seeking the path
more to say of this in a moment. It is plain that a change of direction only operates between the field that is the centre of attention and a field of one peripheral zone; whereas, so long as the centre of attention remains fixed, variation of emphasis within the peripheral zone is in the province of the quasi-synthesis, and at that level does not involve a change of direction. The peripheral zone, it will now be clear, consists of a multitude of absent fields all differentiated and all given at once; and it is this combination of one and many that is the essence of the ambiguity. To be an absent field is to be given simultaneously with a number of other such fields, to co-exist with them; and the reason for an absent field’s lack of detail is evidently the dispersion of attention amongst a crowd of rival claimants. Consciousness of a field is consciousness of a dispersion of alternative fields, but it is not consciousness of them as such. Consciousness of a field necessarily involves a certain attitude regarding that field—not, to be sure, the pretended totally detached attitude of the scientist, nor even the semidetached attitude of cognition, nor yet the small separation of reflexive consciousness proper, but none the less a kind of slight fissure, an inherent quasi-attitude enough to confer on the field its existence, its elementary objectivity (without which it would never be manifest to reflexion)—, and that attitude, or quasi-attitude, consists in an ignoring of the implications of certain features of the field and its surroundings (for it cannot ignore the features themselves). Consciousness of a field, thus, is self-consciousness,14 and in the structure of a field there is already an inherent, pre-reflexive, element of reflexivity: a field exists as a blindness to its own nature. The15 gradient of feeling of a stable field as a whole (we are theorizing, of course) necessarily shares the equivocal structure of that field: on the one hand there are the gradients of the absent fields, and on the other there is the gradient of the quasi-attitude of the field towards itself (a quasi-gradient in fact); and the former are quasi-subordinate to the latter. It will now be evident that the gradient of feeling of a field as we described it earlier (appendix v) must at the same time be regarded as a complex consisting of the gradients of the absent fields and the quasi-gradient of these gradients (which last is indifferently either the dispersion of these gradients or the gradient of the succession of subordinate fields regardless of individual pleasantness; and this quasi-gradient must always be positive or there would be no dispersion of absent fields). We have already remarked that a field remains stable so long as its gradient is positive, but changes as soon as the 14. [‘self’ is crossed out.] 15. [This paragraph is crossed out in pencil.]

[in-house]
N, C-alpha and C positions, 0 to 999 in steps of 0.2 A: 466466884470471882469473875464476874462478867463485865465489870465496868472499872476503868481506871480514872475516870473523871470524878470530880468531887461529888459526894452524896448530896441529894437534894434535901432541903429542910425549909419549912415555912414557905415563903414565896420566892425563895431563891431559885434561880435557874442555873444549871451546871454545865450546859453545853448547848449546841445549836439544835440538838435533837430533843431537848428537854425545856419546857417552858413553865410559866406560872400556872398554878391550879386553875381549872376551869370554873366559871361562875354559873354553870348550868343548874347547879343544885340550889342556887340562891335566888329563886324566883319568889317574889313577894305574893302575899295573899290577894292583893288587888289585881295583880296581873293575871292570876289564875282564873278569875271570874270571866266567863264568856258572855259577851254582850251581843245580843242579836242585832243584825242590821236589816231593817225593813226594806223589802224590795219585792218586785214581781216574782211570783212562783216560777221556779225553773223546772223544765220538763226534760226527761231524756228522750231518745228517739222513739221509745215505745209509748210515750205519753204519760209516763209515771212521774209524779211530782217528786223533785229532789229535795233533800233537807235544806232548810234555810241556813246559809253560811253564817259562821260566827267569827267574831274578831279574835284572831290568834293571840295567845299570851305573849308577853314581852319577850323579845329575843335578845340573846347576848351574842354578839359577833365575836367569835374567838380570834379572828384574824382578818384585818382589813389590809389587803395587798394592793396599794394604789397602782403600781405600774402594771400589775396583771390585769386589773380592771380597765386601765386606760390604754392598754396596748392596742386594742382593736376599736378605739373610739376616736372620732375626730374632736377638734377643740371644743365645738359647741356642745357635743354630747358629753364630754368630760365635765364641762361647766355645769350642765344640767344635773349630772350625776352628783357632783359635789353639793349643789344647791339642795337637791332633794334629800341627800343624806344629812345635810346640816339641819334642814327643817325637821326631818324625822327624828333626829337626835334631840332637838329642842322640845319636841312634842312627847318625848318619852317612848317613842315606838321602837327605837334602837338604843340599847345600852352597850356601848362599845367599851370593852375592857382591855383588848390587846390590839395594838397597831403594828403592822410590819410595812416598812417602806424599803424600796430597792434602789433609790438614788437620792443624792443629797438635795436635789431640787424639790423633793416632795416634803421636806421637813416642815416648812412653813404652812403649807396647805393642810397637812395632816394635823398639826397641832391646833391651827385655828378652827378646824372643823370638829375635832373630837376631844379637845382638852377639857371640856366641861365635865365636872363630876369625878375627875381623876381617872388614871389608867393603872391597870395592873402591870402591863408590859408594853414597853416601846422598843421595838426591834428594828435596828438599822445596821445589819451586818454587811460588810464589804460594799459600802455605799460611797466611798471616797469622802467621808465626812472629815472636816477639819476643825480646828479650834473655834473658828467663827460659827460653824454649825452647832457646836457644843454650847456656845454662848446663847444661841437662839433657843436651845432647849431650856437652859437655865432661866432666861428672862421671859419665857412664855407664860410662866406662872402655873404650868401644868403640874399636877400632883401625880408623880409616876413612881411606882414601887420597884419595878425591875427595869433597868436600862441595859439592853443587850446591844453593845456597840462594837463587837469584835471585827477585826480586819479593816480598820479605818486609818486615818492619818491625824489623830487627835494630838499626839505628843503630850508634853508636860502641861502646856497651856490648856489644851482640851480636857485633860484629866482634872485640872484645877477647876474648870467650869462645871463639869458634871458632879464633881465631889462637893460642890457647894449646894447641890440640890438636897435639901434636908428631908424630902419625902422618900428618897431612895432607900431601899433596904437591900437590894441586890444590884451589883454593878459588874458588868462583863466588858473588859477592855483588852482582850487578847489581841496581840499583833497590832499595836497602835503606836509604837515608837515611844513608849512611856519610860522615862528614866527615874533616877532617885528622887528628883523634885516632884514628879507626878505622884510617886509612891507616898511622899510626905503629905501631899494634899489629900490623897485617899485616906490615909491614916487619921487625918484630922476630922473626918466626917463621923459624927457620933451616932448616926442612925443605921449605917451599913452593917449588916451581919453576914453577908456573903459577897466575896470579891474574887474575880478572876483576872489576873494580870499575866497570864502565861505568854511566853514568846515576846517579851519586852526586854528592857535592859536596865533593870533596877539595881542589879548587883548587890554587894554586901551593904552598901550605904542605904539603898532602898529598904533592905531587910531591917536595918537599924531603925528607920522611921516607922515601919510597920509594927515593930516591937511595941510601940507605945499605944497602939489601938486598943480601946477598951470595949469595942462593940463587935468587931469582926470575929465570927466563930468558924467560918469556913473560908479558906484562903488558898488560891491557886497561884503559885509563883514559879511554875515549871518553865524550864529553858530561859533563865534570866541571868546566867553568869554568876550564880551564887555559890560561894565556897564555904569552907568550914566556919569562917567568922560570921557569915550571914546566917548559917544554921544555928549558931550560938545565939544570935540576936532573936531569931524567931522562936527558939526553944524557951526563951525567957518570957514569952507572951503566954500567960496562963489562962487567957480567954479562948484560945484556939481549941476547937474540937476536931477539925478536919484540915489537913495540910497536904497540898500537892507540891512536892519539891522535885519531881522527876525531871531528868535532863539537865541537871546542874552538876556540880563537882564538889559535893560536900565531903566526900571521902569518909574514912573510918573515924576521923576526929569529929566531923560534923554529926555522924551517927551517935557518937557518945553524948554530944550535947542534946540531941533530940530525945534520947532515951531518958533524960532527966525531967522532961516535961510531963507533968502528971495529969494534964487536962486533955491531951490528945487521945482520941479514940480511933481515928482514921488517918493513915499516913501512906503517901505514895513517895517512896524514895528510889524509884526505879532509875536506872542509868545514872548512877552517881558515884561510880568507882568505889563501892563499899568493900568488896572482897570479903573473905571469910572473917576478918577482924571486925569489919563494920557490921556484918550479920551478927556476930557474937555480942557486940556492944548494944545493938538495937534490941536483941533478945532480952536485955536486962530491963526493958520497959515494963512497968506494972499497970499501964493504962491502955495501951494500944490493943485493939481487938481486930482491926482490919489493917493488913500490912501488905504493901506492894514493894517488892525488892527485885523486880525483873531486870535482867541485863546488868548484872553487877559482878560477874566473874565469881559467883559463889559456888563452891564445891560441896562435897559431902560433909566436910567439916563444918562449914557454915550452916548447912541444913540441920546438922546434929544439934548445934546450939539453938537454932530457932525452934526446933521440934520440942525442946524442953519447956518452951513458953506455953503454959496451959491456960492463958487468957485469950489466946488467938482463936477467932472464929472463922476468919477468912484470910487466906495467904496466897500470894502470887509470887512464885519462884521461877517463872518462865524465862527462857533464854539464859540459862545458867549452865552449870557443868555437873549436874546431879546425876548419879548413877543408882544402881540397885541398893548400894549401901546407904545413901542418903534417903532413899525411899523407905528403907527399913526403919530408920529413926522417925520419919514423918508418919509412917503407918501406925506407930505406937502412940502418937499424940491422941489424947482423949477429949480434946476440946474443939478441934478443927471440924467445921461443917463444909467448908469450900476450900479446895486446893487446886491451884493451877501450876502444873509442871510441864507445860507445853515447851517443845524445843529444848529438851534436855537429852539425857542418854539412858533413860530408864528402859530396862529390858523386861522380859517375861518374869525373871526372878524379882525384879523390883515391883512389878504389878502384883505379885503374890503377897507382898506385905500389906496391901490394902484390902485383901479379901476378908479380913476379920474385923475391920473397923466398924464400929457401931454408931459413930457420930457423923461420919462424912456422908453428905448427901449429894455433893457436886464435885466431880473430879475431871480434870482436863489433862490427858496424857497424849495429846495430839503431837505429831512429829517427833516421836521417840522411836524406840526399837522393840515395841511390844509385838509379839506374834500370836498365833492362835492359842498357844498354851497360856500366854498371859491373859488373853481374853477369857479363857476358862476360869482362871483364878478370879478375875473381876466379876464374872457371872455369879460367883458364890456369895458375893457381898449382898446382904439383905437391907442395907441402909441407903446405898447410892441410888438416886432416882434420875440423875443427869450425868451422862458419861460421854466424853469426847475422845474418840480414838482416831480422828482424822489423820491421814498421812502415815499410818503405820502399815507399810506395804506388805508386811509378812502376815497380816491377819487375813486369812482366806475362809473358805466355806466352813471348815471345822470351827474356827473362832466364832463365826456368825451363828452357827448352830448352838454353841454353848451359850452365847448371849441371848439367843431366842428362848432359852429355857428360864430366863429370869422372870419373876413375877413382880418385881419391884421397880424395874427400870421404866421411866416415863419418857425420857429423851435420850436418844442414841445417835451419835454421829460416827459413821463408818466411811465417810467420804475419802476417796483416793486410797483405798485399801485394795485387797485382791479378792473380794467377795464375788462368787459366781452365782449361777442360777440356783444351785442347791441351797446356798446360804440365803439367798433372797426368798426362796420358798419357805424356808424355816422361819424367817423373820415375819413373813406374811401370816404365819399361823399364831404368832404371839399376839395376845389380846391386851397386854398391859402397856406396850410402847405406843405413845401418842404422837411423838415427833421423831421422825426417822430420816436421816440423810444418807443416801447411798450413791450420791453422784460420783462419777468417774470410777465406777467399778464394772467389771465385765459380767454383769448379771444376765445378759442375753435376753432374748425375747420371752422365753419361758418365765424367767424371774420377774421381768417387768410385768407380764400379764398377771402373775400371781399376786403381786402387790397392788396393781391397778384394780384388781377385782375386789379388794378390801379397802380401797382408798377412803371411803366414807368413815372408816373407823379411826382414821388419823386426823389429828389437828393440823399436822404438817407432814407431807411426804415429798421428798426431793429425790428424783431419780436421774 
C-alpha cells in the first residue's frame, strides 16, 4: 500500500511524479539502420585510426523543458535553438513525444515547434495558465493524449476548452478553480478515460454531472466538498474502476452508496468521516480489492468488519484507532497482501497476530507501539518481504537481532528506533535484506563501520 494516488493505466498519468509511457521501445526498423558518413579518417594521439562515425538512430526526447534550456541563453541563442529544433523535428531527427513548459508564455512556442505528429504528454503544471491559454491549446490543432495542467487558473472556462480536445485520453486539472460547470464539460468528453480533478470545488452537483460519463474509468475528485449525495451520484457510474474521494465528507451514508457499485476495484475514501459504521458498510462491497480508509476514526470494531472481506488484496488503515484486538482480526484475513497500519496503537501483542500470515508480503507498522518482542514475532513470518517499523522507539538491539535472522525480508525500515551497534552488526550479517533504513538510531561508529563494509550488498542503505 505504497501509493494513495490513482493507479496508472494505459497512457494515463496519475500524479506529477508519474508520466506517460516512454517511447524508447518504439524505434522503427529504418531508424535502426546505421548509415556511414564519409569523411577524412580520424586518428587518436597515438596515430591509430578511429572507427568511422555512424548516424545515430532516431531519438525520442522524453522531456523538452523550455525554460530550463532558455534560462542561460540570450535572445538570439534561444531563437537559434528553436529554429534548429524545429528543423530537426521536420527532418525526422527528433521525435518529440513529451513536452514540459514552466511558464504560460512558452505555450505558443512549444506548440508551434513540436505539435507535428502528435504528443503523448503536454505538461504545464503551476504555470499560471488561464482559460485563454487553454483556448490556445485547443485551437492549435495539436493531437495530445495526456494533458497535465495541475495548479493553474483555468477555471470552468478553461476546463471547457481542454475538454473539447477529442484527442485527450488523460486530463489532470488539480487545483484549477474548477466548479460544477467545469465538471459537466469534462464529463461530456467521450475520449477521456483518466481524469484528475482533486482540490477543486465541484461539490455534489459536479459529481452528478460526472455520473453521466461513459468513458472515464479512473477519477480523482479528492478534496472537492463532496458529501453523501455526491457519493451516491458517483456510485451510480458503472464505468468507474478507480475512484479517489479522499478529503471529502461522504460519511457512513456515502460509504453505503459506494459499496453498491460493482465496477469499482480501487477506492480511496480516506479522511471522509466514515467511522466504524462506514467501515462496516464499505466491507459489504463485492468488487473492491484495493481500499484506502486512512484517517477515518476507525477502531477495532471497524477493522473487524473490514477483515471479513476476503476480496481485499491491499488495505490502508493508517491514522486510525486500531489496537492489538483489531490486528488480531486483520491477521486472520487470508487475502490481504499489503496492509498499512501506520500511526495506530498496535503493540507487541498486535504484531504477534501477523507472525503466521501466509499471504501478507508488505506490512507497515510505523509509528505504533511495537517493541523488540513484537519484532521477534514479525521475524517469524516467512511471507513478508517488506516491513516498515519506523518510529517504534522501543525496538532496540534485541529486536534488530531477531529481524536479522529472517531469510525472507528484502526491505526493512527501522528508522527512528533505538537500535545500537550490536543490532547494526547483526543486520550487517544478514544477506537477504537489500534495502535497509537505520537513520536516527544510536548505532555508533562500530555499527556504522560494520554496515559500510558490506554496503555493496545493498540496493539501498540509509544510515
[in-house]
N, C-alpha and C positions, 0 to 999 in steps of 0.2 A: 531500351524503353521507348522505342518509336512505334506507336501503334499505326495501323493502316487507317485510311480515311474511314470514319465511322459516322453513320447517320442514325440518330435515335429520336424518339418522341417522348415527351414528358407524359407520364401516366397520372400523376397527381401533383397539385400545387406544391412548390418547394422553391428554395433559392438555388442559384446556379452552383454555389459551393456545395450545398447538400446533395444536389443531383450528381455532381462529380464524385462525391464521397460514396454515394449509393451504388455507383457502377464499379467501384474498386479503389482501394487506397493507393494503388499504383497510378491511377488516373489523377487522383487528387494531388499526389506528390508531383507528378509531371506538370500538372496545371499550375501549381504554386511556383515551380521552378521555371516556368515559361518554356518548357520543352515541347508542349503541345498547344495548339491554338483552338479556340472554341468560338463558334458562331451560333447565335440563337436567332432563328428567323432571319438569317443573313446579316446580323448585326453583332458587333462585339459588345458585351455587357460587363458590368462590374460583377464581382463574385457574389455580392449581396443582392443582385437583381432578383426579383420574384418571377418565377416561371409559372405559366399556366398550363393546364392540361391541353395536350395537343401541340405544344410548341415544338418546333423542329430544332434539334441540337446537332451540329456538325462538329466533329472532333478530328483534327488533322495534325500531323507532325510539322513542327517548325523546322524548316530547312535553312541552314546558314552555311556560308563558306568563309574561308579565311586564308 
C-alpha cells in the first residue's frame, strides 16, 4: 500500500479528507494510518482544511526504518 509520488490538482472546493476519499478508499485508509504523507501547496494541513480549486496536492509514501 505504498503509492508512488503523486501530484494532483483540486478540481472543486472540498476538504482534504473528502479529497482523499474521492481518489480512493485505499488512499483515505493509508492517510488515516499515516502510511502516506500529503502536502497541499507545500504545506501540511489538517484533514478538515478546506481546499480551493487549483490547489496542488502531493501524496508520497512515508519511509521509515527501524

Published on Jun 26, 2013
Part B includes two early essays (Nibbana and Anatta and Sketch for a Proof of Rebirth) as well as notes from a Commonplace Book and Margina...